DEVIL DOLL: The Girl Who Was...Death! (CD on Hurdy Gurdy Records in Italy) is a wonderful epic dedicated to the TV series "The Prisoner." Dense and quirky and quite enjoyable. Warning: this CD plays headgames with a total count of 65 minutes, the first 39 of which are the music, then there's silence until the very end for a three minute addition of a wild rendition of the Prisoner theme. Killer stuff.

DEVIL DOLL: The Sacrilege of Fatal Arms (CD on Renaissance Records, 30 North Raymond 1212, Pasadena, CA 91103, USA).

Again, a long involved tableau of madness unfolds, this time an exaggerated sense of weirdness with a faint hint of circus at the fringes. The dramatic edge is upfront with very dynamic passages throughout, lots of epic organ and hyper-guitar and huge percussives and maniacal violin and demented choir.

DEVIL DOLL: Sacrilegium (CD on Renaissance Record, 30 North Raymond 1212, Pasadena, CA 91103, USA).

This is an earlier, shorter version of "The Sacrilege of Fatal Arms".

•  •  •

DIE {b)ENGEL DES HERRN: Livel as: Hippie-Punks (CD on Captain Trip Records, 3-17-14 Minami-Kolwa, Edogawa-Ku, Tokyo, Japan).

Modern Klaus Dinger music! Live! And it includes versions of classic Neu and La Dusseldorf material! Yow! And is it intense--oh, is itl

Guitar overkill and in-yer-face drumming with angry vocals. Raw, brutal rock with an electronic razor edge. A must for Dinger lunatics.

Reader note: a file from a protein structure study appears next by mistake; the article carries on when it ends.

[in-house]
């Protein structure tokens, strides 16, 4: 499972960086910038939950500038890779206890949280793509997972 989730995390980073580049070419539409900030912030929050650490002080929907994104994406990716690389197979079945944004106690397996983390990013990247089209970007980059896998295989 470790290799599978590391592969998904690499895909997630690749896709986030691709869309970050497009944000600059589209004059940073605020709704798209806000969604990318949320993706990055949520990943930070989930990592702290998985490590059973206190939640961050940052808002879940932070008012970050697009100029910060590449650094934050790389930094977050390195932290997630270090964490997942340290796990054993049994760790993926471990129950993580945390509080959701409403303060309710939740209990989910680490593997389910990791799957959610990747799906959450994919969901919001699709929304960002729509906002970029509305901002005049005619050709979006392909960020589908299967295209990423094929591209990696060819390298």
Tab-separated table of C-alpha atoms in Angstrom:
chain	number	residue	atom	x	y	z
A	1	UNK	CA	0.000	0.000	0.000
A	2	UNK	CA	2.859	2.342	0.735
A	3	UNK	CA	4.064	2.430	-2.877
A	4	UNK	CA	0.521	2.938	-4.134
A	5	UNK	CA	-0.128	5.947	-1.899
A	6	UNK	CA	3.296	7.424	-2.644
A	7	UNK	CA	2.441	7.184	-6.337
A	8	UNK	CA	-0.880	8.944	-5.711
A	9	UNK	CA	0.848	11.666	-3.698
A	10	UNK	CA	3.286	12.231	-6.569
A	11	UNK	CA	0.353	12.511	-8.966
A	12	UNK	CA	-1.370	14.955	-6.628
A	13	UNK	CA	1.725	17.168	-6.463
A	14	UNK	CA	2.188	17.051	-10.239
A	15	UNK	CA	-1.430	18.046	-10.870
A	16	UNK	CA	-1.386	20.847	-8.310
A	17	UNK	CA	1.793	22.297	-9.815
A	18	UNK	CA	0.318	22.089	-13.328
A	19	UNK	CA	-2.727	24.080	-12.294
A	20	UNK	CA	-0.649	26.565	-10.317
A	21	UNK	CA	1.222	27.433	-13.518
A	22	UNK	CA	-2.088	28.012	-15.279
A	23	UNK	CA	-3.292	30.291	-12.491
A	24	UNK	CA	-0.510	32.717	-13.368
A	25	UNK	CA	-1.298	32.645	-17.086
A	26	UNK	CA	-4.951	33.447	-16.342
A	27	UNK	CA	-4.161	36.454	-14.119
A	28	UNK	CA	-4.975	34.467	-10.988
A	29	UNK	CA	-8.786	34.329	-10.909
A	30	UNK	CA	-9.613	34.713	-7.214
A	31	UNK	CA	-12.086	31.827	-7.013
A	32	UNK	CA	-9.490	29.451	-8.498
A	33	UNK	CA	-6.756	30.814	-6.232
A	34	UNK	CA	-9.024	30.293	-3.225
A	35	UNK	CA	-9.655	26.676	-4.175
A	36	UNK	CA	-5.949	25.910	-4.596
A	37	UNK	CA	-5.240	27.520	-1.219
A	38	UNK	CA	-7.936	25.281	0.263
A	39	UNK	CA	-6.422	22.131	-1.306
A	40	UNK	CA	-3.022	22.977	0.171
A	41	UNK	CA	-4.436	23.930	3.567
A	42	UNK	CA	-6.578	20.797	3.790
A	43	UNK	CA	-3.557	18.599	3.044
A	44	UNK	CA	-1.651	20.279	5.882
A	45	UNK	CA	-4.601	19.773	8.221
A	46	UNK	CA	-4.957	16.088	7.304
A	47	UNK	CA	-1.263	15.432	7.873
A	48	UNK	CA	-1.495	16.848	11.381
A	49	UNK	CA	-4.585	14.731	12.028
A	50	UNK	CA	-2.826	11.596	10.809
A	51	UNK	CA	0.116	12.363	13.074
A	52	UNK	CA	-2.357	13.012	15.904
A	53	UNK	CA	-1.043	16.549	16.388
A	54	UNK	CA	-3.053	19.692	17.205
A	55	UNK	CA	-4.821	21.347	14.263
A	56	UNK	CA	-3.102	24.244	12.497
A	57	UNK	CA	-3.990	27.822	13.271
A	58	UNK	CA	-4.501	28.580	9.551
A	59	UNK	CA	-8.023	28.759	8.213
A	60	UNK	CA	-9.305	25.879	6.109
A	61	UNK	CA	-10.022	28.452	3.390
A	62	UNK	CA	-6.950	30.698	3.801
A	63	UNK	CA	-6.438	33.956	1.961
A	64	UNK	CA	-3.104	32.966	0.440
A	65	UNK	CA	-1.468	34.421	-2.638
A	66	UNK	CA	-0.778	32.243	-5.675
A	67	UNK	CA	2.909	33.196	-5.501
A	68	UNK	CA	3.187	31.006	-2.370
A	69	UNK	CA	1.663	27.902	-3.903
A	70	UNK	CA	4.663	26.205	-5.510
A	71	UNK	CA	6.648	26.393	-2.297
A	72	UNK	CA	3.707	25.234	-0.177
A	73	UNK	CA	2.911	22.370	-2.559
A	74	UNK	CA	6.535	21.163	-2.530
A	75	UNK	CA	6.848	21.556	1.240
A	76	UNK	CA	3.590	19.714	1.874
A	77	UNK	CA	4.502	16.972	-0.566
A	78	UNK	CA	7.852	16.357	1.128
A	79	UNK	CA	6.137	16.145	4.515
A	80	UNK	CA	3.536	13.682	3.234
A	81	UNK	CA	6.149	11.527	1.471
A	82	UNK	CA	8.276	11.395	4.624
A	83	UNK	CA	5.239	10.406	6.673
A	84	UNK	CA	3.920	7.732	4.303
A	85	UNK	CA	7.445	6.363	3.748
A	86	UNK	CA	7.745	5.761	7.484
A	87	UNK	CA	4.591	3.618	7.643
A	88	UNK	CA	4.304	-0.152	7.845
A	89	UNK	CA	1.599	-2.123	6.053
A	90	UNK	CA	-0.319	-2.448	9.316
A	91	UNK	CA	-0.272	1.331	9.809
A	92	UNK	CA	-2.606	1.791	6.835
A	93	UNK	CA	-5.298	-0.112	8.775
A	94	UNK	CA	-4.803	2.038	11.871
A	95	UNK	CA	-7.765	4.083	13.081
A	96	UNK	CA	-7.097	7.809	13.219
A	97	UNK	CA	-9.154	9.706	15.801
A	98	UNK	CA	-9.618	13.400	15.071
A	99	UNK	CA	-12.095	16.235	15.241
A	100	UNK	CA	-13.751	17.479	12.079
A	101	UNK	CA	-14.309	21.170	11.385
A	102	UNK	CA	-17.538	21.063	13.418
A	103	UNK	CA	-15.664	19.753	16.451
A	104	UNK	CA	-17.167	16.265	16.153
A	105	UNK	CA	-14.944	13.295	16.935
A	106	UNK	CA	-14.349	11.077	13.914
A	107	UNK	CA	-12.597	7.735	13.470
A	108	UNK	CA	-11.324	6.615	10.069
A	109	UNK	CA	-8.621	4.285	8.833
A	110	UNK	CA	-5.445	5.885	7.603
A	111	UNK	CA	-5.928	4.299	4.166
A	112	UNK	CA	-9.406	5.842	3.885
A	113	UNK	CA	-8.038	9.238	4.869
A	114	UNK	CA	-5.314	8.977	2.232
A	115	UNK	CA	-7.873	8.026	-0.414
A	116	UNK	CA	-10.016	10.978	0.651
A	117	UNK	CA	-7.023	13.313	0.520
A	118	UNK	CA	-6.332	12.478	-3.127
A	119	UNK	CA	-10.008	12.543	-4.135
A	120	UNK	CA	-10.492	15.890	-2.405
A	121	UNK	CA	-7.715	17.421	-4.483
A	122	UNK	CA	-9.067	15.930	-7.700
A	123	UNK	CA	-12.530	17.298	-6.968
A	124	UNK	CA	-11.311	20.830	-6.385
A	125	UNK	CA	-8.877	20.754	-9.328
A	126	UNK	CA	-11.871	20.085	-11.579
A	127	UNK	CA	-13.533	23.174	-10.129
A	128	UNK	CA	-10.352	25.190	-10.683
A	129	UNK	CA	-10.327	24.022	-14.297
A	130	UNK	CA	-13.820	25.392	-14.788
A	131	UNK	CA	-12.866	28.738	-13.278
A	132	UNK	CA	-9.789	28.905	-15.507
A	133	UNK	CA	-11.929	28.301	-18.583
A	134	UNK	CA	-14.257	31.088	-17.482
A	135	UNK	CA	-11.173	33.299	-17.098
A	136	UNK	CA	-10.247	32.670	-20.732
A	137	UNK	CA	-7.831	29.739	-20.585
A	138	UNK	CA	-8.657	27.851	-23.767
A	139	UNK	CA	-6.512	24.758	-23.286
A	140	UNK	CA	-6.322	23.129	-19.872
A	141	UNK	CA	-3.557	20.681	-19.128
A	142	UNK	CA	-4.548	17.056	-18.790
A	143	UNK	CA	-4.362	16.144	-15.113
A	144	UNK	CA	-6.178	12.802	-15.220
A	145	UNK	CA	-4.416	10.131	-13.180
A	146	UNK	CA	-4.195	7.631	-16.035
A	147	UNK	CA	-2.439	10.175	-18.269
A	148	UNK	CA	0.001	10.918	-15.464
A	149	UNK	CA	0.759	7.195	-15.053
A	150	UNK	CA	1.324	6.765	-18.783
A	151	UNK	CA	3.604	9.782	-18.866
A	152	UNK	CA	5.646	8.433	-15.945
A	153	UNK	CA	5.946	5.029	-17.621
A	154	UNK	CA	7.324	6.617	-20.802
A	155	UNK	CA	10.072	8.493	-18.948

•  •  •

DIGITAL POODLE: Combat (CD EP on Cleopatra Records, 13428 Maxella Ave, Suite 251, Marina Del Rey, CA 90292 USA).

Canada's industrial cult legend is back with a 43 minute dose of seething electronics ready to boil over and scald your ears This time the harsh overtones are cooking with frantic, calculatedly intense electronics, hissing with a rush of tempo. Superior melodies with E-perc and a peppy wall of electronics. Includes two rare tracks from 1993 and a Kinder Atom remix. A very high energy recommendation.

DlGITAL POODLE: Division (CD on Cleopatra Records, 13428 Maxella Ave, Suite 251, Marina Del Rey, CA 90292 USA).

Guttural gritty electro industrial music that slaps you around. The main theme to the music is Russian politics, conveyed with an urgency through megaphonic vocals and prowlings. The tone of the actual sound is traditional industrial, a decent dose in the vein of Skinny Puppy, Ministry, and Front 242.

•  •  •

DILATE: Cyclos (CD on Hypnotic Records, 13428 Maxella Ave, Suite 251, Marina Del Rey, CA 90292 USA).

77 minutes of ambient woozy music carefully crafted by Dilate (aka Victor Wulf). Long electronic tones drift in a seemingly endless pulse, frequented by crackling cottonball sighs, distant mechanicals and interstellar winds. Dilate's sound is fairly comparable to the more sedate works by Tangerine Dream or the Orb. If you're looking for a decent, nonintrusive background or steady meditative facilitation: this is an excellent pick.

Note: this CD has a 3D "wiggle picture" cover.

DILATE: Octagon (double CD on Hypnotic Records, 13428 Maxella Ave, Suite 251, Marina Del Rey, CA 90292 USA).